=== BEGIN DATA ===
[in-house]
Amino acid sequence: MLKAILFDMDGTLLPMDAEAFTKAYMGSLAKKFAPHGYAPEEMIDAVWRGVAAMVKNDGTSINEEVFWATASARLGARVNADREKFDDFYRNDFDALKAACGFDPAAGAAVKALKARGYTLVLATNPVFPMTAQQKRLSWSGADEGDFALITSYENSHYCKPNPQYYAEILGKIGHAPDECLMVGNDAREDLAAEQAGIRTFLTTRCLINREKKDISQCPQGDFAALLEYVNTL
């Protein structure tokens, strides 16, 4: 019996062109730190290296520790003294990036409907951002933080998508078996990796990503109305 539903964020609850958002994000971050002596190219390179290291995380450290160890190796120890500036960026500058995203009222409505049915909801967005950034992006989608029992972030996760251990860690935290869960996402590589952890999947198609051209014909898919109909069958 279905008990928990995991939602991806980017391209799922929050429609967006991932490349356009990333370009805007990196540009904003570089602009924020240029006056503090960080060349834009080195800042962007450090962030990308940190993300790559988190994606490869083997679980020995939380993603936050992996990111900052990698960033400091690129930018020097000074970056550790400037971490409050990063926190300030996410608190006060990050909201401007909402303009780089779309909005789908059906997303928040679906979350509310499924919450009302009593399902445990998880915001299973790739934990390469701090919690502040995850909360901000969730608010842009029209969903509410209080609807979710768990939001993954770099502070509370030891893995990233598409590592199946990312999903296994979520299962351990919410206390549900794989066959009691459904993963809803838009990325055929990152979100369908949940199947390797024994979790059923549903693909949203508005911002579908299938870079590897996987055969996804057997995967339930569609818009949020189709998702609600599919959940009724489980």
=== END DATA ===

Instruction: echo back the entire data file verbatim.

[in-house]
Amino acid sequence: MLKAILFDMDGTLLPMDAEAFTKAYMGSLAKKFAPHGYAPEEMIDAVWRGVAAMVKNDGTSINEEVFWATASARLGARVNADREKFDDFYRNDFDALKAACGFDPAAGAAVKALKARGYTLVLATNPVFPMTAQQKRLSWSGADEGDFALITSYENSHYCKPNPQYYAEILGKIGHAPDECLMVGNDAREDLAAEQAGIRTFLTTRCLINREKKDISQCPQGDFAALLEYVNTL
């Protein structure tokens, strides 16, 4: 019996062109730190290296520790003294990036409907951002933080998508078996990796990503109305 539903964020609850958002994000971050002596190219390179290291995380450290160890190796120890500036960026500058995203009222409505049915909801967005950034992006989608029992972030996760251990860690935290869960996402590589952890999947198609051209014909898919109909069958 279905008990928990995991939602991806980017391209799922929050429609967006991932490349356009990333370009805007990196540009904003570089602009924020240029006056503090960080060349834009080195800042962007450090962030990308940190993300790559988190994606490869083997679980020995939380993603936050992996990111900052990698960033400091690129930018020097000074970056550790400037971490409050990063926190300030996410608190006060990050909201401007909402303009780089779309909005789908059906997303928040679906979350509310499924919450009302009593399902445990998880915001299973790739934990390469701090919690502040995850909360901000969730608010842009029209969903509410209080609807979710768990939001993954770099502070509370030891893995990233598409590592199946990312999903296994979520299962351990919410206390549900794989066959009691459904993963809803838009990325055929990152979100369908949940199947390797024994979790059923549903693909949203508005911002579908299938870079590897996987055969996804057997995967339930569609818009949020189709998702609600599919959940009724489980």